Does Heller Apply?

Does Heller Apply?

That depends on who you ask and when you ask it.

Just recently I received an email from a defense attorney filing an appeal for a client based on Second Amendment issues. The case involved the arrest of an 18 year old (Powell) in possession of a handgun in Massachusetts. The facts of the arrest are very interesting and perhaps even questionable at best, but for the purposes of this article the meat of the story comes from the briefs filed by the Suffolk County District Attorney’s office.

During the appeals process that is leading up to the Massachusetts Supreme Judicial Court (Mass SJC) case, Powell has claimed that the Massachusetts laws regarding the possession of a handgun by 18 – 20 year olds are now unconstitutional in light of the recent McDonald v. Chicago (June 2010) Supreme Court decision. While Heller (June 2008) is the landmark case that began the modern discussion of the Second Amendment, it was the McDonald decision that officially “incorporated” the Second Amendment as applying to the States. Or did it? That depends on who you ask and when you ask it.

Before proceeding with this discussion it is important to remind the reader that since the 1976 Massachusetts Supreme Court Decision in Commonwealth v. Davis, Massachusetts courts have maintained that the Second Amendment does not apply to the states and the individual right to keep and bear arms does not exist in the Commonwealth. The Davis decision went so far as to state: “The chances appear remote that this amendment will ultimately be read to control the States, for unlike some other provisions of the bill of rights, this is not directed to guaranteeing the rights of individuals, but rather, as we have said, to assuring some freedom of State forces from national interference.” 

The Massachusetts courts have upheld this position as recently as March 2010 with the Runyan decision. As  readers might recall, Runyan was a case before the Mass SJC regarding the state’s gun storage laws. In the case, the lower court had dismissed the charges based on Heller. When the case was appealed to the Mass SJC by the local District Attorney, they rejected the Heller argument and ruled as follows:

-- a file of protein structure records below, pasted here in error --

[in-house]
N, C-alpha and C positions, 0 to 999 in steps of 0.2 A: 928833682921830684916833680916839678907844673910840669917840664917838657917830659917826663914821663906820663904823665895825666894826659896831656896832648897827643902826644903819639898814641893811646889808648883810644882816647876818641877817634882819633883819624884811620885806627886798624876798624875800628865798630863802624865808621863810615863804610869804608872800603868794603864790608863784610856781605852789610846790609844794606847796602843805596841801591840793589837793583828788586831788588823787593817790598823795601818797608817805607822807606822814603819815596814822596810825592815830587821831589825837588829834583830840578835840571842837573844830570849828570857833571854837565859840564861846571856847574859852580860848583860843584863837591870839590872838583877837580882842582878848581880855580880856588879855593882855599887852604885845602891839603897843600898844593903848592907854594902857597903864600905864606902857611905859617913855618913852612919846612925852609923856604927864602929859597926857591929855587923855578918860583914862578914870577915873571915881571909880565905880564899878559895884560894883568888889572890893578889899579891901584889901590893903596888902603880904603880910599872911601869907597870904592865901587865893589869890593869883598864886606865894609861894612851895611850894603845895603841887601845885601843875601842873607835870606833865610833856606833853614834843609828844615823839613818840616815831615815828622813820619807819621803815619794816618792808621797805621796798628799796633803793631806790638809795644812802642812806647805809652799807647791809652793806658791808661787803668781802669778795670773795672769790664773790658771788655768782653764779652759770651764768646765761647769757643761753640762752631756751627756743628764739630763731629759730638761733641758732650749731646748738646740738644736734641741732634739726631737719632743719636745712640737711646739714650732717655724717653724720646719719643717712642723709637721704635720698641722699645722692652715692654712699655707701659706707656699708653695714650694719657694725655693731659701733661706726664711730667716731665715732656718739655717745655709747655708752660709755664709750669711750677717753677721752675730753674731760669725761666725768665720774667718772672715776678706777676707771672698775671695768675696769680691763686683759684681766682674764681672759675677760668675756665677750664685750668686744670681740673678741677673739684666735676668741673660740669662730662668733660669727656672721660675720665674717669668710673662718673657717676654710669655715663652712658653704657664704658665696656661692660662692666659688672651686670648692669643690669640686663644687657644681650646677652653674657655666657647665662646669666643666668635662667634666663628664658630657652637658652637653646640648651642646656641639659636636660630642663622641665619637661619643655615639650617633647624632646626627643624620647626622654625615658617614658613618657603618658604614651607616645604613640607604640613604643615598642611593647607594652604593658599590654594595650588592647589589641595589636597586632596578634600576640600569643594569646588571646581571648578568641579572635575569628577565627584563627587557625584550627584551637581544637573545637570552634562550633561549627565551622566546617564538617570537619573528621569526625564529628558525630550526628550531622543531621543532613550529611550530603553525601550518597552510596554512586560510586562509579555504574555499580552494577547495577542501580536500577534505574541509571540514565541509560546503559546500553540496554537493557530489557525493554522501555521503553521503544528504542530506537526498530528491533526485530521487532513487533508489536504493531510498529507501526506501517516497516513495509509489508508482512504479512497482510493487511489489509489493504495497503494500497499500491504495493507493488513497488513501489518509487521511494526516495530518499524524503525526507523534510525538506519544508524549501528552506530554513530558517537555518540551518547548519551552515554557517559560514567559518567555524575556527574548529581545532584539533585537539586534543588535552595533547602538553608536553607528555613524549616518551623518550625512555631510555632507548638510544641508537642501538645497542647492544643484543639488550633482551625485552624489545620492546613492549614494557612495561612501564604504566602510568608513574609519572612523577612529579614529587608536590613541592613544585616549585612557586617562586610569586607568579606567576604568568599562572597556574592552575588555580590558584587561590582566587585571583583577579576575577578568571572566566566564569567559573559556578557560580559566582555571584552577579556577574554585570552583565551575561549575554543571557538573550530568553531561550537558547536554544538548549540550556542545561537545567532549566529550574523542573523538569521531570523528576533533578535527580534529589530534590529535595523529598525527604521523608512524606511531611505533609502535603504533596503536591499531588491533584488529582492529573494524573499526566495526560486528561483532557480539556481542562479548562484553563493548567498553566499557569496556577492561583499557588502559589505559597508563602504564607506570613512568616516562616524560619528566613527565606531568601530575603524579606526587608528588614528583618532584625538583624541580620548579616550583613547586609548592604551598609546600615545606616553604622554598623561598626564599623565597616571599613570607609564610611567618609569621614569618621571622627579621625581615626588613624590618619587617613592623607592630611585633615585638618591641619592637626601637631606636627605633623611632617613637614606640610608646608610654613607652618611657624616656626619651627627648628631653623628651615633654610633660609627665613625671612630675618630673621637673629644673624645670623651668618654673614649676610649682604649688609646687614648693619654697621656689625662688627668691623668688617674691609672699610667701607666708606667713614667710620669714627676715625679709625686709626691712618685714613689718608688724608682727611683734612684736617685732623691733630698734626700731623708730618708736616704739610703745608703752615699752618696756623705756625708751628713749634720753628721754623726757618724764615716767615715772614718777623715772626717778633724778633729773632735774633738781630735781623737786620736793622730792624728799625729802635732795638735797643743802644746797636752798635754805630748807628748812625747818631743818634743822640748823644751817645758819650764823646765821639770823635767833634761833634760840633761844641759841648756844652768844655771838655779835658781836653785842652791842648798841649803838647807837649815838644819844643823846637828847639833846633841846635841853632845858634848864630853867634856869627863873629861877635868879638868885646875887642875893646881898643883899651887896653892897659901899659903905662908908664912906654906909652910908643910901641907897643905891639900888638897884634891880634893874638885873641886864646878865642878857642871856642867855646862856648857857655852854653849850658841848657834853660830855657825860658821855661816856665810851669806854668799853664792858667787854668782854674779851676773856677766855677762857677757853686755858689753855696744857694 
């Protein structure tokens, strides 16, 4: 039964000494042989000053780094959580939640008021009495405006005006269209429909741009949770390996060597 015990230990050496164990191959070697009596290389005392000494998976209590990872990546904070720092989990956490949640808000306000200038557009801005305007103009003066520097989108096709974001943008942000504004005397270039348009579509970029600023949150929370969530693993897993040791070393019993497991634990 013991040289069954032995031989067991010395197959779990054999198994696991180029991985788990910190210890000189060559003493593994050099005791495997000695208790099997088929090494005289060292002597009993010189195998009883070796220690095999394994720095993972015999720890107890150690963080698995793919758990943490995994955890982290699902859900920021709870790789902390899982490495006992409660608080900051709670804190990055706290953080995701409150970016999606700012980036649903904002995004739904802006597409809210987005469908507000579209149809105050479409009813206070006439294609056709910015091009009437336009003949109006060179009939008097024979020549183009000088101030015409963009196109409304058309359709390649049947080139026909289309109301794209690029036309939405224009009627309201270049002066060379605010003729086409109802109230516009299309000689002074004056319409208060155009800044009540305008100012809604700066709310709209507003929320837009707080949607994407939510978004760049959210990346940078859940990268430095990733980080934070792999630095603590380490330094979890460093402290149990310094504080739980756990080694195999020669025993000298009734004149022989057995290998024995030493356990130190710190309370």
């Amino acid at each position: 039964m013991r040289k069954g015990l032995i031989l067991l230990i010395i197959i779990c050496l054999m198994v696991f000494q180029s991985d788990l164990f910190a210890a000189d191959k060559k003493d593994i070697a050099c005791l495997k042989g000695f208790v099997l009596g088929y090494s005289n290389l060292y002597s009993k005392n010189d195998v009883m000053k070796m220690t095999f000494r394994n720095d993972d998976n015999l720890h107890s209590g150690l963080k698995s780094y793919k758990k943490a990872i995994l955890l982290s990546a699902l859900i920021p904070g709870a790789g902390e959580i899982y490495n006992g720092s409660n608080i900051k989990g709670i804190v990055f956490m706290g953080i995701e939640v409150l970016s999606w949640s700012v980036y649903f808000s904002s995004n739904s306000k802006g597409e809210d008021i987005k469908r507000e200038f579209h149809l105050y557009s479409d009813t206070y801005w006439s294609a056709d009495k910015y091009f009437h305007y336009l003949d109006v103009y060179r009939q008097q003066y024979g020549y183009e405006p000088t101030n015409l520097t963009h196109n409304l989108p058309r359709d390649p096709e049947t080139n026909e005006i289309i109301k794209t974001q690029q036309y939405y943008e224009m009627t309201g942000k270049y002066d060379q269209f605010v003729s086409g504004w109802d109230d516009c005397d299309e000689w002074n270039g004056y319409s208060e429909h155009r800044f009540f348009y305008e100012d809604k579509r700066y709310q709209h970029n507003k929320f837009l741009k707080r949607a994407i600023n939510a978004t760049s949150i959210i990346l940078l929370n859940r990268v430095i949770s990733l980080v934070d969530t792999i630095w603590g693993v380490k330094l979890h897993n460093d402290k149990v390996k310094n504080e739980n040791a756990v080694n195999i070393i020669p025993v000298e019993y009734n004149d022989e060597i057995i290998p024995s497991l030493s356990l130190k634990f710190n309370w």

“The judge's conclusion that the Supreme Court's decision in Heller required a dismissal of the count charging a violation of G.L. c. 140, § 131L (a ), rests on two premises, both of which are in error. First, the decision assumes that the protection of the Second Amendment applies to the States as a matter of substantive due process under the Fourteenth Amendment to the United States Constitution. To reach such a conclusion would require a determination that the right protected under the Second Amendment is among those fundamental rights "implicit in the concept of ordered liberty." … Based on current Federal law, however, we cannot say that the Second Amendment applies to the States, either through the Fourteenth Amendment's guarantee of substantive due process or otherwise.”

“FN4. The Heller Court stated that the question whether United States v. Cruikshank, 92 U.S. 542 (1875) (Cruikshank ), remains a continuing bar against application of the Second Amendment to the States was "not presented" to the Court. District of Columbia v. Heller, 128 S.Ct. 2783, 2813 n. 23 (2008) (Heller ). Therefore, Cruikshank 's holding that the Second Amendment does not apply to the States has not been affected by the Court's decision in Heller.”